Nigel says he enjoys what he does so why would he opt not to do it? That seems a very fair approach to me and I take the same view. I’d be lying if I said that I was as engrossed in writing about shares as I once was. I do enjoy writing about other things and have an increasing desire to return to the world of self-sufficiency which my family enjoyed when I was a boy. So I might be blogging about goat milking more and more one day.
21. Do you have any exposure to gold in any way?
Not enough. We hold a few Ariana (AAU) and rather more Wishbone (WSBN), neither of which have covered us in glory. But I stand by both management teams.
22. If you had to give one piece of advice to anyone starting in the stock market what would it be?
Never buy any shares in those companies that are most beloved by the Bulletin Board Community.
23. Who are your heroes stock market and otherwise?
Outside the market, my father, for being a superb single parent and a role model for not following the way of the bien pensants and my Uncle Chris Booker, for being the ultimate journalist, fighting for good causes and often lost causes in the face of very real threats, even if it damages your own career. Also, Ayn Rand who was a genius. In the world of finance, Sam Antar the fraudster turned fraud buster for being a great book cooker and also very funny and generous with his praise and time.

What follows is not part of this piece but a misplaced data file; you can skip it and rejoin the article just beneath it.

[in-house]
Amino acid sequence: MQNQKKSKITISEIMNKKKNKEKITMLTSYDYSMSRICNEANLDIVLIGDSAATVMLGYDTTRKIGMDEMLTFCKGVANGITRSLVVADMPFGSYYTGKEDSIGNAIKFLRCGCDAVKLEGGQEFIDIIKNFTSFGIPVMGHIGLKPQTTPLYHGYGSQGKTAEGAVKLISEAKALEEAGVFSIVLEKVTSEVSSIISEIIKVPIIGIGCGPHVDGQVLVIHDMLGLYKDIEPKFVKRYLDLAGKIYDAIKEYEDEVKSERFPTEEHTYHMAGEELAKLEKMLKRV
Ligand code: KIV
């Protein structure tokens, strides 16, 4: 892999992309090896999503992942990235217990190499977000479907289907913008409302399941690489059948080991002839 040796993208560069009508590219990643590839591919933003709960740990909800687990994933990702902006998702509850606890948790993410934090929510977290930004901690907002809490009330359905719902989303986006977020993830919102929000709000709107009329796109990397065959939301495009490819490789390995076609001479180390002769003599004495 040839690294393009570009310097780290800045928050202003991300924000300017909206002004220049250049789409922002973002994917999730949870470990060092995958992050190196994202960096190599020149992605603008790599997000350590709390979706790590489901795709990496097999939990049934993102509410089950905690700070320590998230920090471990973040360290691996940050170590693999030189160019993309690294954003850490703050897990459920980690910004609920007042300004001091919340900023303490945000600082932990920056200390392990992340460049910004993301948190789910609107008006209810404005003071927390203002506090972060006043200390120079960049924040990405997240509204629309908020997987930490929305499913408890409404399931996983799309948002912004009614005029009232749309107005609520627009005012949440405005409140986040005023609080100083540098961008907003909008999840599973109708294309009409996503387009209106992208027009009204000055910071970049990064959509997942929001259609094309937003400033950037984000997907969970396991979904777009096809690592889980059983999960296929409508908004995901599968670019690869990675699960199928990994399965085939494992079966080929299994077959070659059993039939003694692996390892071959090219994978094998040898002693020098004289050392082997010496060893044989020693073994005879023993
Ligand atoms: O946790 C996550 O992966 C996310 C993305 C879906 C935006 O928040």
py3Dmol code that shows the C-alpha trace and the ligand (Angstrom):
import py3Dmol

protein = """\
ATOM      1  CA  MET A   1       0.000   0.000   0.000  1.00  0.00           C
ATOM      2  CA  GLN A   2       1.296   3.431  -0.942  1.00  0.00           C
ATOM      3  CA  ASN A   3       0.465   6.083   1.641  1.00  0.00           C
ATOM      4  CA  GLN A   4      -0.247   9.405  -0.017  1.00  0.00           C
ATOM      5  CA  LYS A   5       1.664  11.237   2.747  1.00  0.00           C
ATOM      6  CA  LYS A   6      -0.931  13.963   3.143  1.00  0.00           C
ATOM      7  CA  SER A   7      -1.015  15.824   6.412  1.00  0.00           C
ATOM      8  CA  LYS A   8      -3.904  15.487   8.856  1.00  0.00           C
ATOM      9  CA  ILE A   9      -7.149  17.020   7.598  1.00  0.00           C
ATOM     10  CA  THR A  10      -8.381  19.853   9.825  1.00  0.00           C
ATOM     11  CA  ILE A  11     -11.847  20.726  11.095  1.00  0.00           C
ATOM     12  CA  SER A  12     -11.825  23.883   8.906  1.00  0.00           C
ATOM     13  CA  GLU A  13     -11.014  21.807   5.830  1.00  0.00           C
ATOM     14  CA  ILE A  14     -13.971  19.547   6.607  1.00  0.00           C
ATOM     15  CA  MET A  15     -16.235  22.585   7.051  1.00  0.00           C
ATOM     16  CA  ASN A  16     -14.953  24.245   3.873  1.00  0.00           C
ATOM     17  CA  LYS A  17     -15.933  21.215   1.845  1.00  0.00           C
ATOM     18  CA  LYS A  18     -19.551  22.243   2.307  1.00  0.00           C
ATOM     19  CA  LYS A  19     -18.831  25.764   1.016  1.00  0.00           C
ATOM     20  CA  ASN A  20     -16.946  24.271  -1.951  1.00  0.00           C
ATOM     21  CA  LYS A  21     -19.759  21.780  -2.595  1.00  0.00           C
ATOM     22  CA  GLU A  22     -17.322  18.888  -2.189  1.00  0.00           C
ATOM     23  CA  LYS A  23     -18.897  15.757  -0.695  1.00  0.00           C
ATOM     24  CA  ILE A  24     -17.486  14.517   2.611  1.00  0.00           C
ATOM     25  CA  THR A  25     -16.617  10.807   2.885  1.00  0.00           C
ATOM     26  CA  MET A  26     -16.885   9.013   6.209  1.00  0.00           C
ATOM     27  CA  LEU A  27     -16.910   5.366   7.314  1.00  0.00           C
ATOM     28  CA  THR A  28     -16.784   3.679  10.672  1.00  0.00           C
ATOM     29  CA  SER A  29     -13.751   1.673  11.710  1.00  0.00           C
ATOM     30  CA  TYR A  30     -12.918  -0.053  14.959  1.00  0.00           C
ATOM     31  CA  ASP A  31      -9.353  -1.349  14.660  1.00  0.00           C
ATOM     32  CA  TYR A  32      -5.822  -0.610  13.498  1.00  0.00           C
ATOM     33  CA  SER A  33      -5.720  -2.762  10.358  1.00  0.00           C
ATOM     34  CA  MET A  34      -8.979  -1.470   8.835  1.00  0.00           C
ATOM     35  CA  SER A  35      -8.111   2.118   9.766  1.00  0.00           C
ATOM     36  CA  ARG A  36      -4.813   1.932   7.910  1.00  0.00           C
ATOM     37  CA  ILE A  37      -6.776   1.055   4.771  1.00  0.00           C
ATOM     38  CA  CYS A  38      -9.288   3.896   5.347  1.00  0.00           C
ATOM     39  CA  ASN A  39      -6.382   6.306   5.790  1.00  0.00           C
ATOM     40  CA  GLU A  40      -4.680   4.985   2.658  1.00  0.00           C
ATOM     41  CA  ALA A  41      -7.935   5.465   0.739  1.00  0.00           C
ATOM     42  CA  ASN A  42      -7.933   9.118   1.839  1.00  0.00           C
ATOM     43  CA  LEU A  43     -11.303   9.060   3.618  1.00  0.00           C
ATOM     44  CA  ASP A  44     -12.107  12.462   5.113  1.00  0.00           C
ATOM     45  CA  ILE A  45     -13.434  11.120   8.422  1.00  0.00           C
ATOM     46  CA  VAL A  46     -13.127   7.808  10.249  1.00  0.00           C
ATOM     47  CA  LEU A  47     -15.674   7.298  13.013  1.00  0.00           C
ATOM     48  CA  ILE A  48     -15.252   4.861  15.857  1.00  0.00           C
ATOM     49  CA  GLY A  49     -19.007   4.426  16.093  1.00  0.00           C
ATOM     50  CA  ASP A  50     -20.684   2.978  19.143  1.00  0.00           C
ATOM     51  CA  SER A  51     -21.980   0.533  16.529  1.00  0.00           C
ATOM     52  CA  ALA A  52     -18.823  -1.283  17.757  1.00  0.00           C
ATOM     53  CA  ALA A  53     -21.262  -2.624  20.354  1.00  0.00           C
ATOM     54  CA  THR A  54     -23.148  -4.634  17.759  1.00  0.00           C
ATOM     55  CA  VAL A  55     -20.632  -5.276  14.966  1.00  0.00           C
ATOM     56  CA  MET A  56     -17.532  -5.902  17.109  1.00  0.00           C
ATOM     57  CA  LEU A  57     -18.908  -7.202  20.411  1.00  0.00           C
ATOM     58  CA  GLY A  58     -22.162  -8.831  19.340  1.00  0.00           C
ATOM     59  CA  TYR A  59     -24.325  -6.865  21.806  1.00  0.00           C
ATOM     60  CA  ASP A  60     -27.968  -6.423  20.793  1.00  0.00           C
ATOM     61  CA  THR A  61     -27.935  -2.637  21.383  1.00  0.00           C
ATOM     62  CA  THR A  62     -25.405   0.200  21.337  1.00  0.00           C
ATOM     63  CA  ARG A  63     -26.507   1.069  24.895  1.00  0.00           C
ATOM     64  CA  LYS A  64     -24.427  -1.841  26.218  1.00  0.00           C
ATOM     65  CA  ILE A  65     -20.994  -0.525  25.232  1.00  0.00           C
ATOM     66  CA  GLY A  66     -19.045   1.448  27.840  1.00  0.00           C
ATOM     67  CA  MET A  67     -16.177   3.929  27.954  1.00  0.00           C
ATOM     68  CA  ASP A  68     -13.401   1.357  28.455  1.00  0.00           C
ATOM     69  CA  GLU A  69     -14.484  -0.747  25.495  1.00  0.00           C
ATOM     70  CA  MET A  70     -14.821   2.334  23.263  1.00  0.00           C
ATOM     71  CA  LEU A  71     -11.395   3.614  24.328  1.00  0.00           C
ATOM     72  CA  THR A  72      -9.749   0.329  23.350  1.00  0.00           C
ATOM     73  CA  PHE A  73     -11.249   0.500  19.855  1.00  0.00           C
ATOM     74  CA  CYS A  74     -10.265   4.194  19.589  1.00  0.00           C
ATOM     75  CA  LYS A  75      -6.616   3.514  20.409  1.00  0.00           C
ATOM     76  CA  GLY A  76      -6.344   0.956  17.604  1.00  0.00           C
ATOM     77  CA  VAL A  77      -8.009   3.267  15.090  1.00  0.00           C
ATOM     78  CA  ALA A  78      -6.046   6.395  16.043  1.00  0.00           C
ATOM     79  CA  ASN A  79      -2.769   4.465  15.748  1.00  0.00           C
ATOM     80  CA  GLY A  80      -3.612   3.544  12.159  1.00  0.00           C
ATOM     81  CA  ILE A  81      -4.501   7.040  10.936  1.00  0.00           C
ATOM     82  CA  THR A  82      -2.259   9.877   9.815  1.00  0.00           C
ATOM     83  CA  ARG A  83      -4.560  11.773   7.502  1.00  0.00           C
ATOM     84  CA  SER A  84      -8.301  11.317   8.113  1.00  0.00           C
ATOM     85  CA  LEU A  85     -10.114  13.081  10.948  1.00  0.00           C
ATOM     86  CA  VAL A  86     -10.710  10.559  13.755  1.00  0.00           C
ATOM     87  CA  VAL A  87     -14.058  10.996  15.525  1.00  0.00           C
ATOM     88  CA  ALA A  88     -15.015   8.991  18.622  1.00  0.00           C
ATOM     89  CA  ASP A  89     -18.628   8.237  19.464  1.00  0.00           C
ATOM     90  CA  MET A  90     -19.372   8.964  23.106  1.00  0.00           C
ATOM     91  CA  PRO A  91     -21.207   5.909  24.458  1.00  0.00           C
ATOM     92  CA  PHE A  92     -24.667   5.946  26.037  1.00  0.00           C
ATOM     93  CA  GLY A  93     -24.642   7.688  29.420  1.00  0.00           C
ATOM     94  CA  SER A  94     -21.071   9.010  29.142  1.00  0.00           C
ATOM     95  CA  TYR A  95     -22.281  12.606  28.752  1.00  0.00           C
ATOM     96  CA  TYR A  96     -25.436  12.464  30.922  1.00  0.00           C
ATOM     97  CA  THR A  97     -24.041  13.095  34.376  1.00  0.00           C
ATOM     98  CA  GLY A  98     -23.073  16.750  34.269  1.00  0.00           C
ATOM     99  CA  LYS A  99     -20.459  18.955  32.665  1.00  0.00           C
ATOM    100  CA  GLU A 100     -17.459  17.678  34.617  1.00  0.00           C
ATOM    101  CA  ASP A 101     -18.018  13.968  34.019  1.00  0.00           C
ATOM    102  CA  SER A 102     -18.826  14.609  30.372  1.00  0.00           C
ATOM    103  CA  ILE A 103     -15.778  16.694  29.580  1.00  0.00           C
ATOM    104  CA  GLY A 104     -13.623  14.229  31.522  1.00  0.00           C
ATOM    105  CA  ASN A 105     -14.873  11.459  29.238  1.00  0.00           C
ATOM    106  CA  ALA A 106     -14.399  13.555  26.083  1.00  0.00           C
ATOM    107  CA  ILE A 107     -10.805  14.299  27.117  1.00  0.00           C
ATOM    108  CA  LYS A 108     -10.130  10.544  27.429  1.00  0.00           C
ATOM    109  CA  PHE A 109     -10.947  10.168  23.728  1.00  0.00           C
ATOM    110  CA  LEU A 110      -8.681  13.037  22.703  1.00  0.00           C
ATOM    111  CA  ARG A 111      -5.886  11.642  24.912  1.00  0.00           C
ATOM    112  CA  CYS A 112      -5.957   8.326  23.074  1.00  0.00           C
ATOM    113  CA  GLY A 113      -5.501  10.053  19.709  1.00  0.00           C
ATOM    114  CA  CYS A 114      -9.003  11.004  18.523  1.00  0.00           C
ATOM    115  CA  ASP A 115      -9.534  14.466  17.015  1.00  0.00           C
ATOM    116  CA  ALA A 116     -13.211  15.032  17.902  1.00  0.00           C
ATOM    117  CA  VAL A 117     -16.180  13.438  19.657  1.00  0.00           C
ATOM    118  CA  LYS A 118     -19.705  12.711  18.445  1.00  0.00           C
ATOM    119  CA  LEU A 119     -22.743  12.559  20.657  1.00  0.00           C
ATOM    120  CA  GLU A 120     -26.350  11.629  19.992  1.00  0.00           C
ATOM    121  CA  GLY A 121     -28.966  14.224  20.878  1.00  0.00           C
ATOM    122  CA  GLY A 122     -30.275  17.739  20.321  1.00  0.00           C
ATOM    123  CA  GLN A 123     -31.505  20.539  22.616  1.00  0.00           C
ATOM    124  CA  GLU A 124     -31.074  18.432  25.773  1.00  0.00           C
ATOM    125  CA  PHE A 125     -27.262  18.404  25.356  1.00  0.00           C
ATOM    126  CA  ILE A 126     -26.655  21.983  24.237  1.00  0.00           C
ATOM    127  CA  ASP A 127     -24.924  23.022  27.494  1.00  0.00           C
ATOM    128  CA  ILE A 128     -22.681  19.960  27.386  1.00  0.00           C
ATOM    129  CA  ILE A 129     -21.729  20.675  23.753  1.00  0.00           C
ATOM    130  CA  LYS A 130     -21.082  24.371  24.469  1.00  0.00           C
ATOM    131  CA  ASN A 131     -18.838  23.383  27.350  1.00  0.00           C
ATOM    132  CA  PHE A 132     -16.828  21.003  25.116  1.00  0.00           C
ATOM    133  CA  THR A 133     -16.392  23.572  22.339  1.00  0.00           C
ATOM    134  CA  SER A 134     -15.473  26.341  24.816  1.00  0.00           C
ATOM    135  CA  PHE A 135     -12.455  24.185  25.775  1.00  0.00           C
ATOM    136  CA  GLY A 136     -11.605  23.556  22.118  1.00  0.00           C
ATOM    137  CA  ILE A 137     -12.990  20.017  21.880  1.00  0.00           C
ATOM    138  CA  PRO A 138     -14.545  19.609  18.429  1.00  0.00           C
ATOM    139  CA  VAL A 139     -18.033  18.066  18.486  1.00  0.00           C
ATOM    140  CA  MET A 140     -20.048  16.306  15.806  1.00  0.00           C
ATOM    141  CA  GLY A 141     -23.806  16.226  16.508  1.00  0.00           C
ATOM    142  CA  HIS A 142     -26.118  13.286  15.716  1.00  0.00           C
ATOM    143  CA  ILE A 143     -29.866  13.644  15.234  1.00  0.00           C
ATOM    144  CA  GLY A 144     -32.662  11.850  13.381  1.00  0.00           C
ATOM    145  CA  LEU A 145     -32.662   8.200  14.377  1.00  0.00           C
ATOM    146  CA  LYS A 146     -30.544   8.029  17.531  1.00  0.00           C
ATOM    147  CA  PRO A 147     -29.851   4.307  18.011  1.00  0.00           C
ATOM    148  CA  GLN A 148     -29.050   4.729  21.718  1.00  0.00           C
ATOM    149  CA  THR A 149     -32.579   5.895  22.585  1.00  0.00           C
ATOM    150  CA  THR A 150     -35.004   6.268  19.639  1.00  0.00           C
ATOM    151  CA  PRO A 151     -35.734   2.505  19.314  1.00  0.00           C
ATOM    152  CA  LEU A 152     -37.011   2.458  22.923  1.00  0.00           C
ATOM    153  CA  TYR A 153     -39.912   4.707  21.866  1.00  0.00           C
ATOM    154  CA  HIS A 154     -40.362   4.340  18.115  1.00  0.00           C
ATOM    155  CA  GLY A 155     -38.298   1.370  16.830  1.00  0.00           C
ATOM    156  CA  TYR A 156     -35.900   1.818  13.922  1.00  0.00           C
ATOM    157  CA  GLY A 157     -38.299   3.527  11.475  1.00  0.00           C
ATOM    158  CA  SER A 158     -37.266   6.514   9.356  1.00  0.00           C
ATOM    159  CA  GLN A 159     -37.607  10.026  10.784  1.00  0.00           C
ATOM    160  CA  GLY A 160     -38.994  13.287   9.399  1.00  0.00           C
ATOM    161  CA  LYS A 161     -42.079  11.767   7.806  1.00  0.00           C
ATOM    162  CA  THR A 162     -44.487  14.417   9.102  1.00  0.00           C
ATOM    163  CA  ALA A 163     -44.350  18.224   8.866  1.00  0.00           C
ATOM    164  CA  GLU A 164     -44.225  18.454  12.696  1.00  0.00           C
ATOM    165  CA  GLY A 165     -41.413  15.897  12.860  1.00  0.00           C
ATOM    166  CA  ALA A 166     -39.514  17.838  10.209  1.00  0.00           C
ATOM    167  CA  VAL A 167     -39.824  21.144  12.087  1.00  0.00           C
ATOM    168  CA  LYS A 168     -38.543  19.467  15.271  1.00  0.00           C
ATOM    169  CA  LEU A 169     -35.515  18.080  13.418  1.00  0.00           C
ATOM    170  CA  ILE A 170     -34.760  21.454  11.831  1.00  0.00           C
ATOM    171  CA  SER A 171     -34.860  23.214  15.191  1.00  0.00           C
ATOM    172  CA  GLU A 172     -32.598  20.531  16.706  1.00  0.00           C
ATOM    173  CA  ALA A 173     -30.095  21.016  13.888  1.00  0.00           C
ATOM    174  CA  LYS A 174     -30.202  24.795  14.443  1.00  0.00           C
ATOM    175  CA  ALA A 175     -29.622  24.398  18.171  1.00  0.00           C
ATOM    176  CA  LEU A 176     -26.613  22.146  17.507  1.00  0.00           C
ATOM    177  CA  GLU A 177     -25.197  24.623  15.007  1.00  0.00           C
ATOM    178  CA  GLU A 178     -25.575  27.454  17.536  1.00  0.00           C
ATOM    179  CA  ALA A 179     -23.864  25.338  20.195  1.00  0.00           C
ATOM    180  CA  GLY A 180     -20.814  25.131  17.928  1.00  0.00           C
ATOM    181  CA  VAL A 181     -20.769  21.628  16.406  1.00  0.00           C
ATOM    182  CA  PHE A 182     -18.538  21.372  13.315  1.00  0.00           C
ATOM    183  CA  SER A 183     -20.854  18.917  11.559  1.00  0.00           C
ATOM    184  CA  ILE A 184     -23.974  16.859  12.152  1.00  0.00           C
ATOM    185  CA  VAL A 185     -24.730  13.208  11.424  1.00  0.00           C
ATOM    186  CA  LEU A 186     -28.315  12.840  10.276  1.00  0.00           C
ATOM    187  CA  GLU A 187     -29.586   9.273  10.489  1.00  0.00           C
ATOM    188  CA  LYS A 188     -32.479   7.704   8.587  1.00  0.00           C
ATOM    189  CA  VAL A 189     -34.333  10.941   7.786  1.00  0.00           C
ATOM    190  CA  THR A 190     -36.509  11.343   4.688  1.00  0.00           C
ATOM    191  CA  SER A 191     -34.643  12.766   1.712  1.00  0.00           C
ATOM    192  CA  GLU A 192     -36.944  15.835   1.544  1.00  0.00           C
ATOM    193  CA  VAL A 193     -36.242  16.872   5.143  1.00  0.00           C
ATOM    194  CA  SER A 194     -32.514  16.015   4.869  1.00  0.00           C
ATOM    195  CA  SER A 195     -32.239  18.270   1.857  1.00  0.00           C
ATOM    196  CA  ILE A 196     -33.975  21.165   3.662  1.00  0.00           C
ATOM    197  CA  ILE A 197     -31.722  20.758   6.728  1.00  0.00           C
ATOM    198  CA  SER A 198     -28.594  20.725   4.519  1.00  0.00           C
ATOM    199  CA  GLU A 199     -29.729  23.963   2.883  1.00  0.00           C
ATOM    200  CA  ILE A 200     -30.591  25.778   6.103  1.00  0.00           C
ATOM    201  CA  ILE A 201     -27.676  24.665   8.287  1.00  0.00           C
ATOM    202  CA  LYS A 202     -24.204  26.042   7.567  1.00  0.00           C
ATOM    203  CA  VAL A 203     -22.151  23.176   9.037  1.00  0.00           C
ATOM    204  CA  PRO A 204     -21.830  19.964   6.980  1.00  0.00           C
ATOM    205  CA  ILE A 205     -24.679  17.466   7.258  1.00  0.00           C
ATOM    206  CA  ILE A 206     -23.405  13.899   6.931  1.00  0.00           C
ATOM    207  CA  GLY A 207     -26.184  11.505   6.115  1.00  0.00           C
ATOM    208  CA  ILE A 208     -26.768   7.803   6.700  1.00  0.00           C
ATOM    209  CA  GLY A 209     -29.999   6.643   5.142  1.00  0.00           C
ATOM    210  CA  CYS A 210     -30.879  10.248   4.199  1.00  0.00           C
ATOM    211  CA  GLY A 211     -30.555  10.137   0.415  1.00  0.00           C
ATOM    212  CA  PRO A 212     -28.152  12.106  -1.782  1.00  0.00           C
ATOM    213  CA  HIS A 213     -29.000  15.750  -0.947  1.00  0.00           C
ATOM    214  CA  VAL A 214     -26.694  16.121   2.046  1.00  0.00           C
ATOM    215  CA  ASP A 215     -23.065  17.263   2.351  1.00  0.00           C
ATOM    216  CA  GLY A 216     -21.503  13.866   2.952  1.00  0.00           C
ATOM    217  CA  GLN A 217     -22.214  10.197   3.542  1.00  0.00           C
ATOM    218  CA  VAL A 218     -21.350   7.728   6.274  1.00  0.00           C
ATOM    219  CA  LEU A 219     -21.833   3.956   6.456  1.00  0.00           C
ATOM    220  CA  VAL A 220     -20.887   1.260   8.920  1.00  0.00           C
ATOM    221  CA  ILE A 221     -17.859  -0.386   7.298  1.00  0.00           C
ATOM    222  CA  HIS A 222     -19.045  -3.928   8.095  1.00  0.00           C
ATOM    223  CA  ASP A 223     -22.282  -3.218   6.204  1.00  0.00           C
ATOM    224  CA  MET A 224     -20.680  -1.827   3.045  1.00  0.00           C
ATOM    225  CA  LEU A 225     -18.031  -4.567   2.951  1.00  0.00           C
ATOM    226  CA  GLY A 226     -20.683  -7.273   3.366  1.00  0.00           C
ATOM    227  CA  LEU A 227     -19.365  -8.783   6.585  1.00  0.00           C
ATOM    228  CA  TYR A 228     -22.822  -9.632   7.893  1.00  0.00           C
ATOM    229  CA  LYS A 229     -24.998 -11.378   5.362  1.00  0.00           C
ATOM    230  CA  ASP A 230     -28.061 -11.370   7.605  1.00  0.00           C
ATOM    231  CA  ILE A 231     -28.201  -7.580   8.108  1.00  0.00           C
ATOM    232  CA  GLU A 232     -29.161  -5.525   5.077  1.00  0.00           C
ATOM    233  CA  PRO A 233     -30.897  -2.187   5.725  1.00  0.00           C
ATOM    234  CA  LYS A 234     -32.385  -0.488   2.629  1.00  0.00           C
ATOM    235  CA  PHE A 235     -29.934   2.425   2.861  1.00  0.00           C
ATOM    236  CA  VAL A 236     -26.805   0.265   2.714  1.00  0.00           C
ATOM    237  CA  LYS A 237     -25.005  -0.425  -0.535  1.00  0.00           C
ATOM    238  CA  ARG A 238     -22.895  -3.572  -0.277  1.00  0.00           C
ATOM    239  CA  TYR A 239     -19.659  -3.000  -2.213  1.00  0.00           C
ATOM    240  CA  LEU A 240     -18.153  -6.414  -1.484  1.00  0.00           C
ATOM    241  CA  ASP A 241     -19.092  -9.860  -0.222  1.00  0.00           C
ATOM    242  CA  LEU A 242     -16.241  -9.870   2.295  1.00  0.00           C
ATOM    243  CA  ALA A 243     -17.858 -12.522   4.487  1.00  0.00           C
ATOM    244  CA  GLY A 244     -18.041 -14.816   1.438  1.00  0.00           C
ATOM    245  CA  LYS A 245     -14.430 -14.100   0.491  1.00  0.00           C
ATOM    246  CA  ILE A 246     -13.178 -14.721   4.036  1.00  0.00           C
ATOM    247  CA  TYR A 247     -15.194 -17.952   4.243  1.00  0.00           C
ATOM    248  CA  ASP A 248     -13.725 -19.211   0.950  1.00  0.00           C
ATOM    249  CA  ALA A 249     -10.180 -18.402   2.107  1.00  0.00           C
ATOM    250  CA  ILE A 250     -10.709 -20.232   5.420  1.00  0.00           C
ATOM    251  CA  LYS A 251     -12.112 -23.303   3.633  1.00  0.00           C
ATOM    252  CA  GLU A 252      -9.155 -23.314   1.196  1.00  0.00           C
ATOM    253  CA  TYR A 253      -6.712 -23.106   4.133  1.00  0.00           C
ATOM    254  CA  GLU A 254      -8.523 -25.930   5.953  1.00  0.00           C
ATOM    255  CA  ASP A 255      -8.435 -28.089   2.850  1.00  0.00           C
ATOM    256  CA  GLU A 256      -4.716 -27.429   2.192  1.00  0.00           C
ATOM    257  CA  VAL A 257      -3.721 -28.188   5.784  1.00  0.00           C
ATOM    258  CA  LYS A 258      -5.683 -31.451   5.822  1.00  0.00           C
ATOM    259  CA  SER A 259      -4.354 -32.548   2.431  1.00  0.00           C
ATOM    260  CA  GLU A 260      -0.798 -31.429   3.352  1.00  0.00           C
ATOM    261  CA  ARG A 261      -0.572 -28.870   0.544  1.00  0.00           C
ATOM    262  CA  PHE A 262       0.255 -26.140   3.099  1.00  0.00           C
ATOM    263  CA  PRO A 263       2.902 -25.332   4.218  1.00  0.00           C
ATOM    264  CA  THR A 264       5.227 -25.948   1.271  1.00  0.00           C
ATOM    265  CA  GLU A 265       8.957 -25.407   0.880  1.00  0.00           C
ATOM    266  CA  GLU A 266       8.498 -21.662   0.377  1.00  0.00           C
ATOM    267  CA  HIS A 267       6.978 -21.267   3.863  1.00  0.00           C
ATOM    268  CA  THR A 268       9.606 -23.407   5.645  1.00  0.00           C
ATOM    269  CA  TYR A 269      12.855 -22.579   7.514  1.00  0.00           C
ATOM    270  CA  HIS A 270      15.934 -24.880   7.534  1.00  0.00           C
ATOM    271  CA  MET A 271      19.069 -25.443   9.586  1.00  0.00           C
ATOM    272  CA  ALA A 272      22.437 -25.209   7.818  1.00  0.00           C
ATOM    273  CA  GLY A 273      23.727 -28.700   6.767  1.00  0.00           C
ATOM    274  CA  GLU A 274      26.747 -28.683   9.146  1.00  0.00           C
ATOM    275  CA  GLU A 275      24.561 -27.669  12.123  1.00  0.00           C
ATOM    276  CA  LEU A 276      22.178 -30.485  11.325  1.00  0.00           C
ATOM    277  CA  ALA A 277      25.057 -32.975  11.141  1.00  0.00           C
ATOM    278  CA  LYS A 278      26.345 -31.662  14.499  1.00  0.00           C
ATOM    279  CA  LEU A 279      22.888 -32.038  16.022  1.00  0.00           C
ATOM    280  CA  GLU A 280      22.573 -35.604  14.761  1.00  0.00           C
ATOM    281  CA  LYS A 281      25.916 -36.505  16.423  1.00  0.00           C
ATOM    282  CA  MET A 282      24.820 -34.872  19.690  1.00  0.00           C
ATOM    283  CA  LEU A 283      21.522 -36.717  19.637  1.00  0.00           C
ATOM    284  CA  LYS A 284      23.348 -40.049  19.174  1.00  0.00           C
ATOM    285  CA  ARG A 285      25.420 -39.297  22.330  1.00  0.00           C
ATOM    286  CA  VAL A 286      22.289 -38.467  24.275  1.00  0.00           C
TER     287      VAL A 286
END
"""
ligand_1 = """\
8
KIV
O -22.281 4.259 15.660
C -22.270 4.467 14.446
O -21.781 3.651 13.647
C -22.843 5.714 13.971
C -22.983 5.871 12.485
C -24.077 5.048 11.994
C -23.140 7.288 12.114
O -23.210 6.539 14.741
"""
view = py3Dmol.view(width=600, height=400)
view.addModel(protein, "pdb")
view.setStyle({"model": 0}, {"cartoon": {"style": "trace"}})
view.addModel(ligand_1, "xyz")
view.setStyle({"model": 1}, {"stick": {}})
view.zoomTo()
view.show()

24. If you were not speaking at UK Investor on March 30th 2019 would you go to the show and why?
Of course. One day I might not be invited back to the show as my rudeness will be no longer tolerated and I shall be told to spend more time with the goats (see question 17). Pro tem, I think I am speaking on March 30th – I hope with a post-independence day hangover if the wretched Mrs May does not screw Brexit up altogether. Why would I go? Firstly, to meet a few CEOs where I hold shares. That is a great once a year opportunity to do that. And second, to hear what folks like Vin Murria, Nigel Wray, Mark Slater and Luke Johnson have to say on the main stage. They are true master investors. And you will always learn something from stars such as them.